NRCS uses many science-based disciplines in helping people help the land. This holistic approach to natural resources conservation is carried out through integrating many scientific areas. Numerous technical references and tools help NRCS staff conduct its work. Refer to the variety of disciplines listed in the outline on the left and under the Topics Tab.
The Ecosystem can be defined as all the interacting parts of the physical and biological worlds. Ecology includes the study of natural communities that have not been disturbed by human activities. Applying ecological principals to environmental problems can help guide solutions that are sustainable and mimic natural systems. Agricultural endeavors need to take basic ecological science into account to avoid environmental damage.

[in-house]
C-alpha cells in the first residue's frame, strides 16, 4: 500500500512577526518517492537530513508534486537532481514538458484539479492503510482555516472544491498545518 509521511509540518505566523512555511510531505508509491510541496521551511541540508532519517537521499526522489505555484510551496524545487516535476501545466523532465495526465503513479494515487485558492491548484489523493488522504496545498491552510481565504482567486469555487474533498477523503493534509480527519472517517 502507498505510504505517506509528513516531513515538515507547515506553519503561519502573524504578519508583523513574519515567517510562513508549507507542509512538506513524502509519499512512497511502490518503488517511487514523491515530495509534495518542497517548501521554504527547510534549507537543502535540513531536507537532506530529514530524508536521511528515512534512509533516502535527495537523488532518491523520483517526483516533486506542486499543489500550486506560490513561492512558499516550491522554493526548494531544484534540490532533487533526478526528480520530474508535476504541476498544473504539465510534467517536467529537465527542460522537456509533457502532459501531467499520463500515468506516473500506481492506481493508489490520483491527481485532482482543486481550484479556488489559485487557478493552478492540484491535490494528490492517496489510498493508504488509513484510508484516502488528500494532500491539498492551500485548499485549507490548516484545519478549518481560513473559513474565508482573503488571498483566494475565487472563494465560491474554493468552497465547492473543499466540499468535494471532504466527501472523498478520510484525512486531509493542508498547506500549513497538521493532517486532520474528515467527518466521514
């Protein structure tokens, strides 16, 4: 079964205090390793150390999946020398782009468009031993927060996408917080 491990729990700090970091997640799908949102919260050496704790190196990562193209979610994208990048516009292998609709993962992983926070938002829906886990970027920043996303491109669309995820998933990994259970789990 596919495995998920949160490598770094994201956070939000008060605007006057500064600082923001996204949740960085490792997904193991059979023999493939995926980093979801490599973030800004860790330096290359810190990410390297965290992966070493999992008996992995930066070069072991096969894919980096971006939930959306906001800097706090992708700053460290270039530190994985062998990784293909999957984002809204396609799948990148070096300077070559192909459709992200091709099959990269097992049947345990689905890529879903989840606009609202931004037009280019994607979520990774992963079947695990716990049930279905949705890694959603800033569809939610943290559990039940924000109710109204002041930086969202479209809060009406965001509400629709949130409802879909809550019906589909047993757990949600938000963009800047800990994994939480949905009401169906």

NRCS, once known as the Soil Conservation Service, was created in response to one of the worst ecological disasters in the US - the Dust Bowl. In the 1930's, farmers plowed the native perennial grasses in the mid-west and replaced the vegetation with annual crops without sufficient conservation practices to protect the soil. Unprecedented soil loss occurred and many agricultural areas were destroyed. NRCS uses ecological science to develop techniques that conserve soil, protect water quality, improve wildlife habitat, increase energy efficiency and promote economically viable, productive farms and woodlots. Helping farmers and forest landowners to develop a total resource management system that is appropriate for their land is one of the goals of the NRCS.